From permeable, from L. permeabilis "that can be passed through, passable," from L. permeare "to pass through," from per- "through" + meare "to pass," from PIE base *mei- "to change; to go, move."
Tarâvâyi quality noun of tarâvâ "permeable," from tarâvidan "to exude, trickle, ooze; to drop," probably from Proto-Iranian *tra-vaxš-. The first component *tra- "across, over, beyond," → trans-. The second component *vaxš-, cf. Av. uxš-/vaxš- "to sprinkle," present tense stem uxš-; cf. Skt. uks- "to sprinkle, moisten," uksati "spinkles, wets;" Gk. hygros "wet, moist, fluid;" L. uvidus "watery, humid, damp." Tarâvidan may be a back formation from *tarâvaš.
A measure of the ability of a material to transmit (or "permit") an electric field. Permittivity is defined as the ratio of the flux density produced by an electric field in a given dielectric to the flux density produced by that field in a vacuum. In → SI units, permittivity is measured in → farads per meter. The constant ε0 is known as the permittivity of free space; its value is about 8.854 x 10-12 F/m.
State or quality noun from → permit.
The sum total of the physical, mental, emotional, and social characteristics of an individual (Dictionary.com).
Fr.: vitesse de phase
The speed at which any fixed phase (individual wave) in a → wave packet travels. It is expressed as vph = ω/k, where ω is the → angular frequency and k the → wave number. See also the → group velocity.
candÃ¢-ye fiziki (#)
Fr.: quantité physique
A physical → property that can be measured and/or calculated.
Fr.: densité de Planck
The density corresponding to a → Planck mass in a cubic region of edge length given by the → Planck length: ρP = c5/(ħG2) ≅ 5.16 x 1093 g cm-3, where c is the → speed of light, ħ is the → reduced Planck's constant, and G is the → gravitational constant.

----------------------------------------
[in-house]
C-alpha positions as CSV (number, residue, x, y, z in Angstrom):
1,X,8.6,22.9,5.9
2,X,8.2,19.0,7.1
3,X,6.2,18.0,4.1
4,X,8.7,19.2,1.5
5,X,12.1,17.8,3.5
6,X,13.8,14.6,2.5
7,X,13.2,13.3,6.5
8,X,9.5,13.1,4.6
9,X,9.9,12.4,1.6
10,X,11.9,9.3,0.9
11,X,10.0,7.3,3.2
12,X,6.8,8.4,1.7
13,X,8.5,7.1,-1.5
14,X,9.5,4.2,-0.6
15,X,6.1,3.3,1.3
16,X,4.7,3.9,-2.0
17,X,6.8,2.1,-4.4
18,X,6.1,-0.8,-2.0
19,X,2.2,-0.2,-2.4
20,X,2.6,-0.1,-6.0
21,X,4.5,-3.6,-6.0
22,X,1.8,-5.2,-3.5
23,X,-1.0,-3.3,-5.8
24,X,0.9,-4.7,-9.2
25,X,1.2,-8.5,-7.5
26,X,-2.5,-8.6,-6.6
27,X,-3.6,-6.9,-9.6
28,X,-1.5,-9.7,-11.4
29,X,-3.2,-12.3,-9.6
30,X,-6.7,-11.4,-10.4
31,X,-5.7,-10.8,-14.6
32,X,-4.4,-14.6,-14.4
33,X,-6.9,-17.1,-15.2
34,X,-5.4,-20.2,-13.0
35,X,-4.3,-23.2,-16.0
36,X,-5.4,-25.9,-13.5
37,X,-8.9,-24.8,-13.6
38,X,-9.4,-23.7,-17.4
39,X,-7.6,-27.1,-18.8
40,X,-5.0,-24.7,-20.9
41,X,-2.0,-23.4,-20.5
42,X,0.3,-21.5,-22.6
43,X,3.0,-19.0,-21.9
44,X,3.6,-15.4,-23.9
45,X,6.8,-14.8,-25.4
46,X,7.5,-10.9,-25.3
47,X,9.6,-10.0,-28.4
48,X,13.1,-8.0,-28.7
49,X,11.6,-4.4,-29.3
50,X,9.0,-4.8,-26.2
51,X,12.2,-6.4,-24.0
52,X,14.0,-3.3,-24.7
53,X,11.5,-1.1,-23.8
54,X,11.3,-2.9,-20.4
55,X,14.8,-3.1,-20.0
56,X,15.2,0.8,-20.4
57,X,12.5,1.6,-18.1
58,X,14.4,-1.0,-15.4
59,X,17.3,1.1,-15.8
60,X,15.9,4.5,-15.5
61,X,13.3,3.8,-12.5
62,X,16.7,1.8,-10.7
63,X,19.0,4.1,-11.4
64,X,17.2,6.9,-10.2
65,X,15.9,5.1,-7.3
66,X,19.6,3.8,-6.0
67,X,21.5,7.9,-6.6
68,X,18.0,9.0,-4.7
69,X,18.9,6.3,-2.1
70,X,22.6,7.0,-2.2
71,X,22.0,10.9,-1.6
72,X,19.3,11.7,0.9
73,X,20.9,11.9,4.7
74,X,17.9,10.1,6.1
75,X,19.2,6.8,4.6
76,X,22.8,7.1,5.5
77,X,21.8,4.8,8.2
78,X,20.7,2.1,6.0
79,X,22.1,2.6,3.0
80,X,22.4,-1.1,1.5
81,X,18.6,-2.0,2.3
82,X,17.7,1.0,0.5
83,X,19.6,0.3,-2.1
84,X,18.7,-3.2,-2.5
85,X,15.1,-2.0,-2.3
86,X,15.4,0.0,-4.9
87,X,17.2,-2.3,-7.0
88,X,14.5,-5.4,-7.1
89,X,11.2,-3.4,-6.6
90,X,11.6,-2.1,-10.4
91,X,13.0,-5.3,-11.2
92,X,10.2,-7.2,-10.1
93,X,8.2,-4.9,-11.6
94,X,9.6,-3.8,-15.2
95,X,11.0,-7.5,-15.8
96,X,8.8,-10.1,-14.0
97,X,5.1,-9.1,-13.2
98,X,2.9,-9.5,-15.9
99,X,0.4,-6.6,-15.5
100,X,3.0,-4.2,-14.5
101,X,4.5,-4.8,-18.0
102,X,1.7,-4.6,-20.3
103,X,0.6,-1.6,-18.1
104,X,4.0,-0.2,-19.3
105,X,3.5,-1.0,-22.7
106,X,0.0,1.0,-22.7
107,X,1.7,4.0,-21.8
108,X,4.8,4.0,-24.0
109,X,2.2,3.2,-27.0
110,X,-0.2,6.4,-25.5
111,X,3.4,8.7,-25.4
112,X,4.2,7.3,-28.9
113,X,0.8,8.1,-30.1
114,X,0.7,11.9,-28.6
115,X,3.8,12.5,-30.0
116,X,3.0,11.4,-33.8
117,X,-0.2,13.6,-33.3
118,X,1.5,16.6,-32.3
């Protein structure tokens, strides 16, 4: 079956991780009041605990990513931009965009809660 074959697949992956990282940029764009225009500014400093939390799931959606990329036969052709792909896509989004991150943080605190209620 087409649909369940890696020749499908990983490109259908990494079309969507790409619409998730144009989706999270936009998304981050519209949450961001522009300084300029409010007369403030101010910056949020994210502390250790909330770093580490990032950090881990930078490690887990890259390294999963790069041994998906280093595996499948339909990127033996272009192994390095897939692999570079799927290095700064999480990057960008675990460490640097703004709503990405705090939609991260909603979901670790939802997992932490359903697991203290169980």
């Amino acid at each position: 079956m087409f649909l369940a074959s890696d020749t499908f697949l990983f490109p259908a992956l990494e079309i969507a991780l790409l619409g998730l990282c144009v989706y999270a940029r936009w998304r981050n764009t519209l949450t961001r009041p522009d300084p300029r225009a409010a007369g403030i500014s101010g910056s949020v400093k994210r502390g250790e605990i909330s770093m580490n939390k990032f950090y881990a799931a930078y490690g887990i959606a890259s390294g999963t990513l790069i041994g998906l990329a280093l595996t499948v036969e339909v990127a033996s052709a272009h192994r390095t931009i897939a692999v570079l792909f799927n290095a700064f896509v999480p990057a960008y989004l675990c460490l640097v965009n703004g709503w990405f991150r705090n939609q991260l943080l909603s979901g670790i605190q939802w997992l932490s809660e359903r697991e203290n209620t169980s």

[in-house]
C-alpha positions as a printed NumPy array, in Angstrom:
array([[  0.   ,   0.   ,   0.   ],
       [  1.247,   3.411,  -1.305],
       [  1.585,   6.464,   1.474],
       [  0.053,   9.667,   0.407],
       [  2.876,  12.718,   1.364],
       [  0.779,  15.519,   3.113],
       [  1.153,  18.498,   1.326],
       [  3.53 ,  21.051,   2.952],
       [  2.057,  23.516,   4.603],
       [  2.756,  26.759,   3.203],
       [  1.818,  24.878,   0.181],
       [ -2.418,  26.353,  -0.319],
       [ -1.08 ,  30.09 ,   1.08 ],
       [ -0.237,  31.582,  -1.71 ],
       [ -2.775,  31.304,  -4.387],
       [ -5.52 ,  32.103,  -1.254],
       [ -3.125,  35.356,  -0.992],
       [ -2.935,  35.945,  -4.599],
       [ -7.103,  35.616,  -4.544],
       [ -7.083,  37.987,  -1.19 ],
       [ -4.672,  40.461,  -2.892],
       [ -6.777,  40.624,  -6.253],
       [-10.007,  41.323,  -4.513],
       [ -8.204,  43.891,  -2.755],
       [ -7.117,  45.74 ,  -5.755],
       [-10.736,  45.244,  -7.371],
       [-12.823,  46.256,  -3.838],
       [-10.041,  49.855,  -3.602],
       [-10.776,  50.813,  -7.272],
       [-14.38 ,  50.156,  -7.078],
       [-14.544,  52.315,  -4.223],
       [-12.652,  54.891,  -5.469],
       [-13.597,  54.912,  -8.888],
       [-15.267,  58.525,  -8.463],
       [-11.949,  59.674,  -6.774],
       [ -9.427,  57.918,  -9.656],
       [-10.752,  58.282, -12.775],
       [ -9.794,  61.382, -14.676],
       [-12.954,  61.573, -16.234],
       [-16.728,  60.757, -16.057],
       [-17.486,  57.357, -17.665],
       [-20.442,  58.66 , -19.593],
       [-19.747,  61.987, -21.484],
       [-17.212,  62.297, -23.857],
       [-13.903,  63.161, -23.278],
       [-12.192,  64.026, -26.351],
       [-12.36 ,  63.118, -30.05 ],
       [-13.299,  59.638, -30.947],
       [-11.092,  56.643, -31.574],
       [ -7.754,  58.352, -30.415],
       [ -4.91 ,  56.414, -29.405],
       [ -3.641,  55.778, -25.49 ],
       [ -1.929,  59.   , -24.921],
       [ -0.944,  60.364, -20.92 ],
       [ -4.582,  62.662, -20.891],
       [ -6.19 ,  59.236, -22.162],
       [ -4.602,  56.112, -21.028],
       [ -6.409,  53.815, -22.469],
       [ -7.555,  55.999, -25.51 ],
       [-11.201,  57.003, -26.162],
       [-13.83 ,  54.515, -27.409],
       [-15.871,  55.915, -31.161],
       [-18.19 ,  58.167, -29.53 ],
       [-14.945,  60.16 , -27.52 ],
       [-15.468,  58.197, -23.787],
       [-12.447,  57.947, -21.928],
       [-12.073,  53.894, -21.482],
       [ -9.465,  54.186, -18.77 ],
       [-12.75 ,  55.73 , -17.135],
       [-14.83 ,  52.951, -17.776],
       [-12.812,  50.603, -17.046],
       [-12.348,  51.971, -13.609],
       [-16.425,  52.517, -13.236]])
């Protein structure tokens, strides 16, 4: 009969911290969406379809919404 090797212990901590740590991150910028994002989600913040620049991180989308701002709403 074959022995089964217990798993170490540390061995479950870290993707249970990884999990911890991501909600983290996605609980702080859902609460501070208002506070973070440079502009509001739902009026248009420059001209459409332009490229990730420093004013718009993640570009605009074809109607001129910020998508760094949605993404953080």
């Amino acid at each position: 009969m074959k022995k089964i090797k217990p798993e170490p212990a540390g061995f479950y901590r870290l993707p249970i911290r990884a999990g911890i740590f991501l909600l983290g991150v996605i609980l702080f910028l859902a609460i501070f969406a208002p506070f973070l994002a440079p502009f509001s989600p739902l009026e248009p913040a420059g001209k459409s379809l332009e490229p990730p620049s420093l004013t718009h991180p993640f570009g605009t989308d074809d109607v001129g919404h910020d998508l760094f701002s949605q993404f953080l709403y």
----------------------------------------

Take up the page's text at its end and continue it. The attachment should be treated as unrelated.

The property which enables a material to be → deformed permanently without → rupture during the application of a → force. An → elastic material becomes plastic above its → yield point. See also → elasticity, → ductility.
The state or fact of being plural or numerous.
1) Physics: The condition, in a system, of having opposite characteristics at
different points, especially positive or negative with respect to electric charge or
Fr.: époque de polarité
The time during which the Earth's magnetic field was of a single polarity; an interval of time between reversals of Earth's magnetic field.
Fr.: événement de polarité
A specific event in the history of Earth's magnetic field. Usually used in reference to a specific → polarity reversal.
v âruneš-e qotbigi, vâgardâni-ye ~
Fr.: inversion de polarité
1) A change in the → polarity of Earth's magnetic field
in which the north magnetic pole becomes the south magnetic pole and vice versa.
Also known as geomagnetic reversal or magnetic reversal. Earth's magnetic
field has reversed many times in the past and the time intervals
between these changes are known as → polarity epochs.
1) General: A → dimensionless number characterizing
a porous medium, expressed by the ratio of the volume occupied by the pores to
the total volume of the medium.
The state or fact of being possible. Something possible.
ŠÃ¢yani, from šÃ¢yan, → possible.
Fr.: densité potentielle
Of a fluid parcel at pressure P, the density that it would acquire if adiabatically brought to a reference pressure.
power spectral density
cagâli-ye binâbi-ye tavân
Fr.: densité spectrale de puissance
Same as → spectral density.
principle of identity
Fr.: principe d'identité
principle of relativistic causality
parvaz-e bonârmandi-ye bâzânigi-mand
Fr.: principe de la causalité relativiste
One consequence of the theory of → special relativity, according to which no two events separated by a distance greater than their separation in time multiplied by the → speed of light may have a → causal influence on each other. Violation of this principle leads to → paradoxes, such as that of an → effect preceding its → cause.
principle of relativity
Fr.: principe de relativité
The first postulate in Einstein's theory of → special relativity whereby all the laws of physics are the same in every → inertial reference frame. In other words, no physical measurement can distinguish one inertial reference frame from another. See also → principle of constancy.